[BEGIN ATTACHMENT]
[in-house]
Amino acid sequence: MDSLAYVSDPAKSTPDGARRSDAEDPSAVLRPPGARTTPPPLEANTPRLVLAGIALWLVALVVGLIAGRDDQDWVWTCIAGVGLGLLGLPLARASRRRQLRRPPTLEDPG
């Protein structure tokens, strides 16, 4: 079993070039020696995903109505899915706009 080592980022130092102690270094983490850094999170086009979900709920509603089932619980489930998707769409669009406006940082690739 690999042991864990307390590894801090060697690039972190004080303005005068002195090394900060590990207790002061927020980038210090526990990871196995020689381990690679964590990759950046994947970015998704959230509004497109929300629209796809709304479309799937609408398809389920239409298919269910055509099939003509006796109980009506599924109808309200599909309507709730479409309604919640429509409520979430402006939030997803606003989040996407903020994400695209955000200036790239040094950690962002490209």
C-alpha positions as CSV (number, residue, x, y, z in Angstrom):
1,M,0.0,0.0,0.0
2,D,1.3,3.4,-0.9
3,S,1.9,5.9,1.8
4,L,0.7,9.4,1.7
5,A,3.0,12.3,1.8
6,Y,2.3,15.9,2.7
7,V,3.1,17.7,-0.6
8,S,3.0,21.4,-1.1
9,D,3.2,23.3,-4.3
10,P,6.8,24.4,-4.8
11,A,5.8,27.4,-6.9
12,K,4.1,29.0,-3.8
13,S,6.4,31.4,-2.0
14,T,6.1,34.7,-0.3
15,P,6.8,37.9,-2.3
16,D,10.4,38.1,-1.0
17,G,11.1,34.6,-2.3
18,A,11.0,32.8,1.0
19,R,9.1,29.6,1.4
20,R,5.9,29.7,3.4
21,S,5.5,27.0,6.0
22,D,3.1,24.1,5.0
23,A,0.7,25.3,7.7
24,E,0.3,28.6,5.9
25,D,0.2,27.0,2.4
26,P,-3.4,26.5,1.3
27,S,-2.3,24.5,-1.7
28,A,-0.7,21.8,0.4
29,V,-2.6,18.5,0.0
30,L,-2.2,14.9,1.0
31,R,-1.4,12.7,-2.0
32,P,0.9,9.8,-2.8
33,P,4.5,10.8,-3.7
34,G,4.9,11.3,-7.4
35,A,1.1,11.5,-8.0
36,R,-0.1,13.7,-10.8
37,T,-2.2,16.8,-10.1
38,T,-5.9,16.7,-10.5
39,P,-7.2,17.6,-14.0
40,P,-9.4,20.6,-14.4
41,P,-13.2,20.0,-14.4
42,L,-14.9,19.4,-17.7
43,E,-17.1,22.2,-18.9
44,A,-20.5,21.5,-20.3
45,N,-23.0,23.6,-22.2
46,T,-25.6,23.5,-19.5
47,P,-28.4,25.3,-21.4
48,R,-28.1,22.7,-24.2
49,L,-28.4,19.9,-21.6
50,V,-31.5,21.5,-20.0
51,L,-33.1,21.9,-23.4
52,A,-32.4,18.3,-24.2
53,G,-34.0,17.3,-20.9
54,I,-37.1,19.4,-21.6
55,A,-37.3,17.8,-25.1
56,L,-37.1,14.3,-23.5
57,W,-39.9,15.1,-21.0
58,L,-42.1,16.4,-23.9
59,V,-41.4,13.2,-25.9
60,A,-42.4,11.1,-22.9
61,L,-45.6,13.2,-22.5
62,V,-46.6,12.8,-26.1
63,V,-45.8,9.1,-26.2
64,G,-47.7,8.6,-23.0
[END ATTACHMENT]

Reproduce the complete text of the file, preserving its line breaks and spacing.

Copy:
[in-house]
Amino acid sequence: MDSLAYVSDPAKSTPDGARRSDAEDPSAVLRPPGARTTPPPLEANTPRLVLAGIALWLVALVVGLIAGRDDQDWVWTCIAGVGLGLLGLPLARASRRRQLRRPPTLEDPG
């Protein structure tokens, strides 16, 4: 079993070039020696995903109505899915706009 080592980022130092102690270094983490850094999170086009979900709920509603089932619980489930998707769409669009406006940082690739 690999042991864990307390590894801090060697690039972190004080303005005068002195090394900060590990207790002061927020980038210090526990990871196995020689381990690679964590990759950046994947970015998704959230509004497109929300629209796809709304479309799937609408398809389920239409298919269910055509099939003509006796109980009506599924109808309200599909309507709730479409309604919640429509409520979430402006939030997803606003989040996407903020994400695209955000200036790239040094950690962002490209």
C-alpha positions as CSV (number, residue, x, y, z in Angstrom):
1,M,0.0,0.0,0.0
2,D,1.3,3.4,-0.9
3,S,1.9,5.9,1.8
4,L,0.7,9.4,1.7
5,A,3.0,12.3,1.8
6,Y,2.3,15.9,2.7
7,V,3.1,17.7,-0.6
8,S,3.0,21.4,-1.1
9,D,3.2,23.3,-4.3
10,P,6.8,24.4,-4.8
11,A,5.8,27.4,-6.9
12,K,4.1,29.0,-3.8
13,S,6.4,31.4,-2.0
14,T,6.1,34.7,-0.3
15,P,6.8,37.9,-2.3
16,D,10.4,38.1,-1.0
17,G,11.1,34.6,-2.3
18,A,11.0,32.8,1.0
19,R,9.1,29.6,1.4
20,R,5.9,29.7,3.4
21,S,5.5,27.0,6.0
22,D,3.1,24.1,5.0
23,A,0.7,25.3,7.7
24,E,0.3,28.6,5.9
25,D,0.2,27.0,2.4
26,P,-3.4,26.5,1.3
27,S,-2.3,24.5,-1.7
28,A,-0.7,21.8,0.4
29,V,-2.6,18.5,0.0
30,L,-2.2,14.9,1.0
31,R,-1.4,12.7,-2.0
32,P,0.9,9.8,-2.8
33,P,4.5,10.8,-3.7
34,G,4.9,11.3,-7.4
35,A,1.1,11.5,-8.0
36,R,-0.1,13.7,-10.8
37,T,-2.2,16.8,-10.1
38,T,-5.9,16.7,-10.5
39,P,-7.2,17.6,-14.0
40,P,-9.4,20.6,-14.4
41,P,-13.2,20.0,-14.4
42,L,-14.9,19.4,-17.7
43,E,-17.1,22.2,-18.9
44,A,-20.5,21.5,-20.3
45,N,-23.0,23.6,-22.2
46,T,-25.6,23.5,-19.5
47,P,-28.4,25.3,-21.4
48,R,-28.1,22.7,-24.2
49,L,-28.4,19.9,-21.6
50,V,-31.5,21.5,-20.0
51,L,-33.1,21.9,-23.4
52,A,-32.4,18.3,-24.2
53,G,-34.0,17.3,-20.9
54,I,-37.1,19.4,-21.6
55,A,-37.3,17.8,-25.1
56,L,-37.1,14.3,-23.5
57,W,-39.9,15.1,-21.0
58,L,-42.1,16.4,-23.9
59,V,-41.4,13.2,-25.9
60,A,-42.4,11.1,-22.9
61,L,-45.6,13.2,-22.5
62,V,-46.6,12.8,-26.1
63,V,-45.8,9.1,-26.2
64,G,-47.7,8.6,-23.0